originally published January 30, 2012
This morning started out beautifully. For school, I had written a short script for a Greatest American Hero video game, as well as another video game snippet in which you play the fast-food cashier who must contend with Clara Peller’s demands of “Where’s the beef?”. I was feeling creative, feeling retro, feeling funny. And then Wikipedia shattered the mood with the stories of horror and filth that surrounded the Irish Amateur Swimming Association.
Ireland has won four swimming medals at the Olympics: all by Michelle Smith and all at the 1996 Games in Atlanta. Let’s deviate a little and celebrate this great performance – the most successful Olympic performance for Ireland ever – by Michelle Smith.
Michelle, who had originally been denied the opportunity to compete for Ireland but got in on appeal, snagged the bronze for the 200 meter butterfly and the gold for the 400-meter freestyle and the 200 and 400 meter individual medley. In short, she made Aquaman look like a pathetic amateur.
Sore-loser Janet Evans (USA) accused Smith of doping. Smith, whose voice was now a husky baritone, adjusted her brand new penis and asserted a strong denial of the charge.
No really, Smith tested clean. Sort of. Two years later her blood test contained an inordinate amount of alcohol. Not drinky-alcohol, but drop-some-in-to-muck-up-the-test alcohol (she was Irish, so this may have been a misunderstanding). They also detected a trace amount of Androstenedione, the body-building drug that she was allegedly trying to cover up. Smith was banned for four years from the sport, thus ending her career.
So much for the happy deviation. I guess the hidden rainbow here is that Smith became a lawyer, and was given a dream-job in broadcasting: she was a contestant on a show called “Celebrities Go Wild”. So… that’s a win.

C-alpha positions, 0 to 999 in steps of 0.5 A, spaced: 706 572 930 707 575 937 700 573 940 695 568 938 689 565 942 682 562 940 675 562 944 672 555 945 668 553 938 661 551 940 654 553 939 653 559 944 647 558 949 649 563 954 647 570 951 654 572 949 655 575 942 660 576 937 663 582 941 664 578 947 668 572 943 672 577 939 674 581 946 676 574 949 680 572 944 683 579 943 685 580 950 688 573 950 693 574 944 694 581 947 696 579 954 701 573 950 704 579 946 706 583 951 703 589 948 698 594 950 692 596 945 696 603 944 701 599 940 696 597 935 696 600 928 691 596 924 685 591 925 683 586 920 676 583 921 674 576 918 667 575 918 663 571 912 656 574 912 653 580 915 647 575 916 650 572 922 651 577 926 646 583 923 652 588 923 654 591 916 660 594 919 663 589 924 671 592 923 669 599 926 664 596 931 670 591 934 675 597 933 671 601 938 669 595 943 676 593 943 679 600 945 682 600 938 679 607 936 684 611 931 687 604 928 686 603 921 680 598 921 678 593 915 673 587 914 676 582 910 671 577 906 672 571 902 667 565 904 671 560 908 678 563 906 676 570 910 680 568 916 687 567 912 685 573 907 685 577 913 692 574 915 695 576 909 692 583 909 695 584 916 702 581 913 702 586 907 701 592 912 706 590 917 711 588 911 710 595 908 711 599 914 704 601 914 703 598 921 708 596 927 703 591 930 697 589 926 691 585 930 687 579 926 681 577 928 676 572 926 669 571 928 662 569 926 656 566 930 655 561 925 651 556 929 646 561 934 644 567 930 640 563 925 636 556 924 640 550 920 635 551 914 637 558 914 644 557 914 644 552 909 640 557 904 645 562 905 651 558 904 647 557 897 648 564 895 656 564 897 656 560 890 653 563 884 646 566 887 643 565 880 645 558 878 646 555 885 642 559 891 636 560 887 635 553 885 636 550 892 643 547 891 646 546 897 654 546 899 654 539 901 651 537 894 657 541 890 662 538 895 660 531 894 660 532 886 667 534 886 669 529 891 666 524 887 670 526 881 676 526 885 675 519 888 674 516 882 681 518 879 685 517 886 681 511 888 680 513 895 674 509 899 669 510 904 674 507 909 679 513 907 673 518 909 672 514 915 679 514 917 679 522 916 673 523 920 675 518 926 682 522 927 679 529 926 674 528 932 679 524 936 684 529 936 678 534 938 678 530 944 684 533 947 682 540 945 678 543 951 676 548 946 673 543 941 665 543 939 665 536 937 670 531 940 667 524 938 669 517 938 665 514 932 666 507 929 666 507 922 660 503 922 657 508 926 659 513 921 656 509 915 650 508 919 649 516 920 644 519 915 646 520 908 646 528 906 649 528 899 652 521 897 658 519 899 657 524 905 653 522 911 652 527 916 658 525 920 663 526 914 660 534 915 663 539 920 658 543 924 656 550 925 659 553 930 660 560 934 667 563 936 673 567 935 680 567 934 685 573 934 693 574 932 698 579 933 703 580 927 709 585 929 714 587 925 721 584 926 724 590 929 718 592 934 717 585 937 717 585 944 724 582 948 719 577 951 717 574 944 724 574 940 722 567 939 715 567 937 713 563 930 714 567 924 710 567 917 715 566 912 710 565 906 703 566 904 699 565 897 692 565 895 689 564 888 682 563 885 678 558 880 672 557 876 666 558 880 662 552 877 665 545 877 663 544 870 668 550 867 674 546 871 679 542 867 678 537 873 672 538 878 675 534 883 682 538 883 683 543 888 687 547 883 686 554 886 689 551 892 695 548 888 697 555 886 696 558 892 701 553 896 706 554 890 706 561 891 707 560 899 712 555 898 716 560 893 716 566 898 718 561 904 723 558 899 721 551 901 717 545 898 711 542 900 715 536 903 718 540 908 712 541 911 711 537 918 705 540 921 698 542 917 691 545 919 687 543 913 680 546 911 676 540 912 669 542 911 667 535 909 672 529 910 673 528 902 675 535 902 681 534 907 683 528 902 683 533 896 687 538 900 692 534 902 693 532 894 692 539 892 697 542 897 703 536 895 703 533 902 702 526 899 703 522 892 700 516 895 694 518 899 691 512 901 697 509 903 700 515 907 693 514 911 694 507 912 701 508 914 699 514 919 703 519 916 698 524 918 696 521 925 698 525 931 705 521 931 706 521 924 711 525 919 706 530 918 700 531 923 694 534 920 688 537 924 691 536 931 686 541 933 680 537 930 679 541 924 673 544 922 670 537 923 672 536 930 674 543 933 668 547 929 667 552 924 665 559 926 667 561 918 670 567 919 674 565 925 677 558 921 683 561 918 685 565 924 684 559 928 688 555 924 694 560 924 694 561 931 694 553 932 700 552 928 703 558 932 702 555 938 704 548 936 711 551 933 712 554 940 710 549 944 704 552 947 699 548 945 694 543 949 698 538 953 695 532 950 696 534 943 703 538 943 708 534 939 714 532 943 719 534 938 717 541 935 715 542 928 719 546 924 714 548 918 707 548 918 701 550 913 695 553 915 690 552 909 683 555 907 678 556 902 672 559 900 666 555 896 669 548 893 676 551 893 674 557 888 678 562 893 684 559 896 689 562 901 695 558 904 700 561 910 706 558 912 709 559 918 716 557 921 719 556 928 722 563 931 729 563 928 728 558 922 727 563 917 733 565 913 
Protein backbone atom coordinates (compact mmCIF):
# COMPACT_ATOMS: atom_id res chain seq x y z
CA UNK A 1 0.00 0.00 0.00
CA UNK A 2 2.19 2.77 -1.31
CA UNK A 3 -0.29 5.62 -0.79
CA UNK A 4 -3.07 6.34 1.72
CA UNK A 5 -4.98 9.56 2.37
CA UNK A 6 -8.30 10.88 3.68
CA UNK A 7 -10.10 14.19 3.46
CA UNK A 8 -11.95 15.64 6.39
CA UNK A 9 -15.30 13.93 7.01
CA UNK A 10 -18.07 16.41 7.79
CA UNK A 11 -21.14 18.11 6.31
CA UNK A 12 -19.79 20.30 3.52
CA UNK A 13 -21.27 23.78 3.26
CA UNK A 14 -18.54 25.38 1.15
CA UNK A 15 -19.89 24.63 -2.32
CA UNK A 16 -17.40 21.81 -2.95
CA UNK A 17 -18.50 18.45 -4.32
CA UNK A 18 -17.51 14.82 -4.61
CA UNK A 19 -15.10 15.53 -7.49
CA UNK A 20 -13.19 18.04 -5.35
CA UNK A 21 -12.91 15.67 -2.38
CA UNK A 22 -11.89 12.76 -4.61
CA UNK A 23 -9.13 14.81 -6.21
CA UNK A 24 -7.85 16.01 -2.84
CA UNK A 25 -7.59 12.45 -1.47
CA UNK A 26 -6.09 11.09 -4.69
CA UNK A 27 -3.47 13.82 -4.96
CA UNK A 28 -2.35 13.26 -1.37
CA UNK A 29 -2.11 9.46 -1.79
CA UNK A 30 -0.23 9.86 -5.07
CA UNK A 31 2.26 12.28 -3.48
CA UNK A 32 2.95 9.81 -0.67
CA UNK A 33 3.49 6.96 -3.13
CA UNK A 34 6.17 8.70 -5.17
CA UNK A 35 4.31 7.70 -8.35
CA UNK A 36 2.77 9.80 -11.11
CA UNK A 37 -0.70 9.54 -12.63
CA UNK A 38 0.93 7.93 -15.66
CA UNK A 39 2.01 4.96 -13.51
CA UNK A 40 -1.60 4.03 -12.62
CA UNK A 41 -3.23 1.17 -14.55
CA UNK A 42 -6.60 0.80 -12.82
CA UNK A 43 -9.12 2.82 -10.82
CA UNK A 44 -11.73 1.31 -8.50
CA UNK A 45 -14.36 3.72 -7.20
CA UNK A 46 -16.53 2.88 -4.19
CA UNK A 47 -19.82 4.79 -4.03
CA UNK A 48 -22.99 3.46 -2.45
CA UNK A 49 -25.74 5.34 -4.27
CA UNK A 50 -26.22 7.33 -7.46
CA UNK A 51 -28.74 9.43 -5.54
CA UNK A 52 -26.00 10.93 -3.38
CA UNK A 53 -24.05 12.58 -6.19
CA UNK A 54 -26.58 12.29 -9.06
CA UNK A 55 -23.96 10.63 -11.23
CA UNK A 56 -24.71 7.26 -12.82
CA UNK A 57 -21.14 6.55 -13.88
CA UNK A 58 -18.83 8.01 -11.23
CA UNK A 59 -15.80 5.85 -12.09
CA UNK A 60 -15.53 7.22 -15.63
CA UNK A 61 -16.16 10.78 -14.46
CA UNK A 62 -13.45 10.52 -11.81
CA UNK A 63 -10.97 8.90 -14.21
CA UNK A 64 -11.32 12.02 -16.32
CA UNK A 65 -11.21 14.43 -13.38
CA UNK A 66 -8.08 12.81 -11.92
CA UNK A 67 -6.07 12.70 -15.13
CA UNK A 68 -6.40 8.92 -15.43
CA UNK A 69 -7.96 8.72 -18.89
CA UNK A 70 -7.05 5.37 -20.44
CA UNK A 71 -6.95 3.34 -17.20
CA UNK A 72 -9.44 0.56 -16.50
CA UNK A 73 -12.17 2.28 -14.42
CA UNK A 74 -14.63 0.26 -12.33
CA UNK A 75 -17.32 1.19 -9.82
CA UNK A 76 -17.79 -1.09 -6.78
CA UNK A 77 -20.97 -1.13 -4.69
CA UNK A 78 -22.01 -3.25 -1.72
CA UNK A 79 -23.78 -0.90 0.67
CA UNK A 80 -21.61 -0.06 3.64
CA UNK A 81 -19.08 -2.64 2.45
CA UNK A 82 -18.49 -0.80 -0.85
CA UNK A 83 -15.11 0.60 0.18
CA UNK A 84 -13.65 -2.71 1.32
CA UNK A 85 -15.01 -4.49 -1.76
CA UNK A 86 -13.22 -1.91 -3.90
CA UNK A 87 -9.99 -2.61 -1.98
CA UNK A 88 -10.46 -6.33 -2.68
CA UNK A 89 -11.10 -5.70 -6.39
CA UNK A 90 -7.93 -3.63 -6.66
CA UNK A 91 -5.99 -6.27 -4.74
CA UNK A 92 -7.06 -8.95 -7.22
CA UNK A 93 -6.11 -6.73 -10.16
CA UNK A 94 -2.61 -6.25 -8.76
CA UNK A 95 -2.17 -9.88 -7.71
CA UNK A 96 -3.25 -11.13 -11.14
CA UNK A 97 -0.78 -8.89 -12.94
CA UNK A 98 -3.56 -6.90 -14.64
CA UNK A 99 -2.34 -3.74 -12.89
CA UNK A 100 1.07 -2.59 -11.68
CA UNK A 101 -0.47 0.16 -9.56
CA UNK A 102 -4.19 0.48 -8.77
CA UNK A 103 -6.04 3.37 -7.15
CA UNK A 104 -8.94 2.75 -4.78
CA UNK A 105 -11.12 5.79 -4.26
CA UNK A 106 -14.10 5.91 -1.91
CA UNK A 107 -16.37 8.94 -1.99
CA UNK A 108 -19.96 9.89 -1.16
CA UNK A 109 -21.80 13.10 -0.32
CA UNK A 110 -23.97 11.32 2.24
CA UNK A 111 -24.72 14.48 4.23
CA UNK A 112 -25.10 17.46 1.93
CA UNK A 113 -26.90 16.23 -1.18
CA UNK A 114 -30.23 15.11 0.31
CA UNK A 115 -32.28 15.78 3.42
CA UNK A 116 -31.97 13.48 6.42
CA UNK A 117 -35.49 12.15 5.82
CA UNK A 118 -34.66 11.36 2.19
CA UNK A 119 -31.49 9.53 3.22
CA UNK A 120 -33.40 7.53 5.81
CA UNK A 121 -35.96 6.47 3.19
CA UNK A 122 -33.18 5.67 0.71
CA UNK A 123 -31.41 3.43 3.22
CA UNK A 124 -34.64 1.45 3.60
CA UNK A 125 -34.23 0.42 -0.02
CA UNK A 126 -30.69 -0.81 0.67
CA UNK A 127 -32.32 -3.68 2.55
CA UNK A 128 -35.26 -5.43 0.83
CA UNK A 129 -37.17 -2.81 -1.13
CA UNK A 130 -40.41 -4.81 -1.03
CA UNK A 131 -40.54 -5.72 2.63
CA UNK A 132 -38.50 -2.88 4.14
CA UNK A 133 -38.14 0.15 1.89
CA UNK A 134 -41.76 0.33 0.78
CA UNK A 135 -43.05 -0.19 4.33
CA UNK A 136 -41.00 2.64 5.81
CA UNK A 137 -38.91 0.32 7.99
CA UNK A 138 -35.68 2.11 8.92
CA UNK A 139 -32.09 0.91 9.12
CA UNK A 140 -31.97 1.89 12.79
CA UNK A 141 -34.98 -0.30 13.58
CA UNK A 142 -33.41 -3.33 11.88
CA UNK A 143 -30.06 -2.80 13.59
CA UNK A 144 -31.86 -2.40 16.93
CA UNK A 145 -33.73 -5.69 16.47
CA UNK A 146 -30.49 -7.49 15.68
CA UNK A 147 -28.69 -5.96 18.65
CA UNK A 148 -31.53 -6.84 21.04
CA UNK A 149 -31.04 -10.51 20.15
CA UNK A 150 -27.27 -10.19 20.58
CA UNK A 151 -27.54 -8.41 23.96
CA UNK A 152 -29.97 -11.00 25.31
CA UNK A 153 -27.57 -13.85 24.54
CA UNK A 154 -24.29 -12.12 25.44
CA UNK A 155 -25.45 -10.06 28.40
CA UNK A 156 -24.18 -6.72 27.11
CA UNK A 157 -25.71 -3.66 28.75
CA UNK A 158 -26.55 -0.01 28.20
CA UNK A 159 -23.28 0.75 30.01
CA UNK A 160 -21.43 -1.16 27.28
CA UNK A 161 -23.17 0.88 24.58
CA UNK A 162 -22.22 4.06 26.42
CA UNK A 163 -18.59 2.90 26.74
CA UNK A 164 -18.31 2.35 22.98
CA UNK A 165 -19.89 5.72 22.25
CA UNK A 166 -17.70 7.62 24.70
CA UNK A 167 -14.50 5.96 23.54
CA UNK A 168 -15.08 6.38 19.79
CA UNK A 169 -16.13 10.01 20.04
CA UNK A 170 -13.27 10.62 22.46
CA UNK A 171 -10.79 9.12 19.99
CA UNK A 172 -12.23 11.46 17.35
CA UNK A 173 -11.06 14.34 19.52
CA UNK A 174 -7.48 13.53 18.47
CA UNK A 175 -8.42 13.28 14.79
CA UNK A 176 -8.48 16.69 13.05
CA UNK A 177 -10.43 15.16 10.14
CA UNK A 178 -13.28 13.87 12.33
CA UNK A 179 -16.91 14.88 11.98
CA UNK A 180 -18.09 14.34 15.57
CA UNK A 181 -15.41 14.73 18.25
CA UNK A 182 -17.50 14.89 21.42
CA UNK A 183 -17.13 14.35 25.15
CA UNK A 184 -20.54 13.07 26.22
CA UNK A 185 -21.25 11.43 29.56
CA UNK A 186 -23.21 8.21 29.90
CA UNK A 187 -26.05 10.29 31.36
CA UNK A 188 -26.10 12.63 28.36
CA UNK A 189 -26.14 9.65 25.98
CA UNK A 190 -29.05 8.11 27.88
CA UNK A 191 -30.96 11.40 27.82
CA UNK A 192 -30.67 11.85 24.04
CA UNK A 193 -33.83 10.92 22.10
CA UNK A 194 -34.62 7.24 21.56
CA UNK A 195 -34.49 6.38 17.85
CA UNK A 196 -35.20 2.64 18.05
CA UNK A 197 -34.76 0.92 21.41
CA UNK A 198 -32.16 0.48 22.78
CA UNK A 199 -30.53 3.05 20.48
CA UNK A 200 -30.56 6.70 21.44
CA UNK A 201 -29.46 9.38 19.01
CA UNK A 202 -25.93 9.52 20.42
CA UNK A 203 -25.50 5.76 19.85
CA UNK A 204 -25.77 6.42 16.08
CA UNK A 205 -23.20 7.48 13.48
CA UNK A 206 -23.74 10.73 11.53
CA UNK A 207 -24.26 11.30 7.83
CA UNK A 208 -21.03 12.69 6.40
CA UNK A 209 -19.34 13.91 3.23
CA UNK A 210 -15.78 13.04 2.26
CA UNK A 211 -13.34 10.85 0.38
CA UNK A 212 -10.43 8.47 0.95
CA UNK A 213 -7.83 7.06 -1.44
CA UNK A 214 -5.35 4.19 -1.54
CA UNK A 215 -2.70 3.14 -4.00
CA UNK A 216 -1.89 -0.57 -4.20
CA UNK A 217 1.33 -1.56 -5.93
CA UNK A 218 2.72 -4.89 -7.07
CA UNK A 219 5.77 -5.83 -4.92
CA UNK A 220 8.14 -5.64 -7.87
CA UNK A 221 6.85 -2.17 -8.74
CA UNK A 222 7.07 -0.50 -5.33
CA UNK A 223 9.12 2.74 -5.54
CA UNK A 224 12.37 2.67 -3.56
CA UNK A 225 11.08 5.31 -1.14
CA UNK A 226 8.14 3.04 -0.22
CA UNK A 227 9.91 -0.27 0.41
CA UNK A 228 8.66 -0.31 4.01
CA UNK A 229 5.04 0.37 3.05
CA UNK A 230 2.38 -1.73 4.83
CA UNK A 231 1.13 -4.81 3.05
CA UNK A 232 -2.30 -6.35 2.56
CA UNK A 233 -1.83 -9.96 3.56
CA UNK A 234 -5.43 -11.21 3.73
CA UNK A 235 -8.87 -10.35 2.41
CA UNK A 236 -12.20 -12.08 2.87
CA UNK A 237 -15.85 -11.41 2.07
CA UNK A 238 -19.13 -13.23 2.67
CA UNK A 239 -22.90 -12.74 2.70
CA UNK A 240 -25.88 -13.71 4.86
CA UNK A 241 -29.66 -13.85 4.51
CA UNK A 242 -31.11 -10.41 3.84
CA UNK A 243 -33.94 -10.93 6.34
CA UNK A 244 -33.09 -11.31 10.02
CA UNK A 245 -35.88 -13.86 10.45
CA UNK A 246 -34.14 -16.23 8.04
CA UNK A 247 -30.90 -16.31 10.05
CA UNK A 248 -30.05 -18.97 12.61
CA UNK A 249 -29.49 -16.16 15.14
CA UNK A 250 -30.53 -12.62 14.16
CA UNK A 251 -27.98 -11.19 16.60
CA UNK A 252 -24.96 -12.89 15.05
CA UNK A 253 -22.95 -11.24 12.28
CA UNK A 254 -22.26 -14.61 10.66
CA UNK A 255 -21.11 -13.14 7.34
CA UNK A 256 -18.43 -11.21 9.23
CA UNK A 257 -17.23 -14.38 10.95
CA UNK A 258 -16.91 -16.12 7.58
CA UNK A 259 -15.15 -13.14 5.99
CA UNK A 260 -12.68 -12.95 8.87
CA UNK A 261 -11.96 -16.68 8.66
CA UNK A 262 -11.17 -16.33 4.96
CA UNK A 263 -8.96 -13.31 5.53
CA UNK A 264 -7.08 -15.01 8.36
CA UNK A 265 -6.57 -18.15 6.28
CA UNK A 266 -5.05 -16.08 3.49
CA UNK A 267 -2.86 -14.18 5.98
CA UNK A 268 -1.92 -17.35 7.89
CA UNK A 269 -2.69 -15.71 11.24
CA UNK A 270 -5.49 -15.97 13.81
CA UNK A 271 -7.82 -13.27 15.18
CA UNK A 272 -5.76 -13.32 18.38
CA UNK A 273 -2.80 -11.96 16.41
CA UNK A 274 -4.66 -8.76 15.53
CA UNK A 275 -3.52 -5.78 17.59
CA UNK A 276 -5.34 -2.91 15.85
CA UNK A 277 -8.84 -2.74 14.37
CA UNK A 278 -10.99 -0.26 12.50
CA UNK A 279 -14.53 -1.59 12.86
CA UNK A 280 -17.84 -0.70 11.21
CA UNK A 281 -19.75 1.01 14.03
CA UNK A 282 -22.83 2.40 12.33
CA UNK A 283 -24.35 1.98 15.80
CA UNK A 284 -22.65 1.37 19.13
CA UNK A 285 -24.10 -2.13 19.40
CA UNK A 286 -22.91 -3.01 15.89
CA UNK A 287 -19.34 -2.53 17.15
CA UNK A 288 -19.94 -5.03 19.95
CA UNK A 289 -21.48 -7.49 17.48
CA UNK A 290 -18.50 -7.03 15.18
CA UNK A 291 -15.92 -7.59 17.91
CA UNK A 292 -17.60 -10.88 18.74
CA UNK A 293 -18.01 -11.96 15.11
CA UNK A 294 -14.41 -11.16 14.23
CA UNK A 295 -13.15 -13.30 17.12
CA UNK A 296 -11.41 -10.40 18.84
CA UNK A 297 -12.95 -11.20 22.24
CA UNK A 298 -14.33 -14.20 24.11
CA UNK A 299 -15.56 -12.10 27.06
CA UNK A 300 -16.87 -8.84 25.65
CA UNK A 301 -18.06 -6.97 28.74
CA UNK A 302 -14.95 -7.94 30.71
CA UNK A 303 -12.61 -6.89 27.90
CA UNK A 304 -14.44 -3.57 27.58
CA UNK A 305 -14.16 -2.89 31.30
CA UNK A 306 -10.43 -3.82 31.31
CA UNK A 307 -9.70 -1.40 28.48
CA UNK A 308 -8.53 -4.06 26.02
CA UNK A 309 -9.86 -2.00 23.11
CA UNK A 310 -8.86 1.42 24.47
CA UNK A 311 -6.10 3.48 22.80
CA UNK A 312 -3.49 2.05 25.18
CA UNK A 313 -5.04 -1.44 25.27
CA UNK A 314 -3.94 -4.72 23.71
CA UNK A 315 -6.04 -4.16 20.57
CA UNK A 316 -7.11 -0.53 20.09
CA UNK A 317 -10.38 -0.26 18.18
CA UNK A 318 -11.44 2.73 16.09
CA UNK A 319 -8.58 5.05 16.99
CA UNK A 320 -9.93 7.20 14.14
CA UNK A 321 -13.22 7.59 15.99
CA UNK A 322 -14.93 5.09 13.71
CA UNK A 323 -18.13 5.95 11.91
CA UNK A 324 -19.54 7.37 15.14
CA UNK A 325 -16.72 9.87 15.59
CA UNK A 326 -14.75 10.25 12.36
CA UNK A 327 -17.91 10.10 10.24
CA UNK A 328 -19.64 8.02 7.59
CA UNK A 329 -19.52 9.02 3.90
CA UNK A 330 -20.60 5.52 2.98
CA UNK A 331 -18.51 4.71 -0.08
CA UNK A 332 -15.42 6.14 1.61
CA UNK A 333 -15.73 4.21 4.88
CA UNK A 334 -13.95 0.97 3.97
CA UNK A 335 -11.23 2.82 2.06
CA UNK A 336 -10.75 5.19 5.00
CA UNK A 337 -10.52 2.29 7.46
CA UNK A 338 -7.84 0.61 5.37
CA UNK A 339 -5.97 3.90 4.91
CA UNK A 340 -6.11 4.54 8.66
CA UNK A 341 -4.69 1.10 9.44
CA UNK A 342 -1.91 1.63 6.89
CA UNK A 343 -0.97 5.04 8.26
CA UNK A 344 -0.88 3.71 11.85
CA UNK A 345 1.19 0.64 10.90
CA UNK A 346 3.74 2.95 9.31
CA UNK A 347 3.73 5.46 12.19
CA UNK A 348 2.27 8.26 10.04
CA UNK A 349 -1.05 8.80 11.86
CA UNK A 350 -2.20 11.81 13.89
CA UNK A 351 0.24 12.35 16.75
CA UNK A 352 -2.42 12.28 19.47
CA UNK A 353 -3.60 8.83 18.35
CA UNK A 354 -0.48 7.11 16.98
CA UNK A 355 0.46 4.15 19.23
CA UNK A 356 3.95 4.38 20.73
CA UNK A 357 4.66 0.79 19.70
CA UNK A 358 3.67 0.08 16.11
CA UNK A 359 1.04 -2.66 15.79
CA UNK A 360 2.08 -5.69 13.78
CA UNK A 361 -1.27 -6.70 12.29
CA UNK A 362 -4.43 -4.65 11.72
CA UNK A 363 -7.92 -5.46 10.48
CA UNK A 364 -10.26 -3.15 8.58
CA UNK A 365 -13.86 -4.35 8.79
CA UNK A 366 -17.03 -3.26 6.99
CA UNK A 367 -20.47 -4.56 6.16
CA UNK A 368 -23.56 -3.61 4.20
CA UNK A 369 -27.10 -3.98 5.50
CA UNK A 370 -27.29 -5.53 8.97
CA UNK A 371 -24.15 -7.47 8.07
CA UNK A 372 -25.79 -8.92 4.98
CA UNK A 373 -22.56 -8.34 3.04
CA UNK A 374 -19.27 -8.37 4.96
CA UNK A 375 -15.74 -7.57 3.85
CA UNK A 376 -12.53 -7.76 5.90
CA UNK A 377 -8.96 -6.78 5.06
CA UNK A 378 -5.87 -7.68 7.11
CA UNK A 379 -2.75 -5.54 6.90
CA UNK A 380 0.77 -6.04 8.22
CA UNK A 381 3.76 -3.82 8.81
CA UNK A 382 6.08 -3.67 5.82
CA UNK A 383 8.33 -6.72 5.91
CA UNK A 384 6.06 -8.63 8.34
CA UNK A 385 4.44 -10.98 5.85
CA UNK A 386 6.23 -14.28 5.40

Back to the IASA. In the pre-Smith days, when Ireland only dreamed of bringing home Olympic gold (or Olympic anything) in swimming, they hired a guy named Derry O’Rourke as coach. He coached the team twice: in Moscow in 1980 and again in Barcelona in 1992.
In 1998, right around the time Ireland was dealing with the embarrassing allegations against their greatest Olympic champ, O’Rourke was charged with twenty-seven sexual abuse offenses against minors. Twenty-freaking-seven. He was thrown in jail for twelve years, only to get another ten slapped on in 2005 for a belated case: the repeated rape and indecent assault of a female swimmer between the ages of 14 and 18. Ouch.
Then there was George Gibney, the Irish national coach from 1984 to 1991. He was also charged with 27 counts of sexual assault, but it was decided that too much time had elapsed since the alleged incidents occurred. Gibney took off for America and hasn’t returned since.
Frank McCann, here’s another winner wearing Irish green. Frank was team manager from the 80s through to the 90s. He was somehow involved in this mess, even having had a child with one of the underage swimmers. Don’t worry though, his family was spared the shame of learning of his indiscretions. Frank graciously murdered them, wife and child both.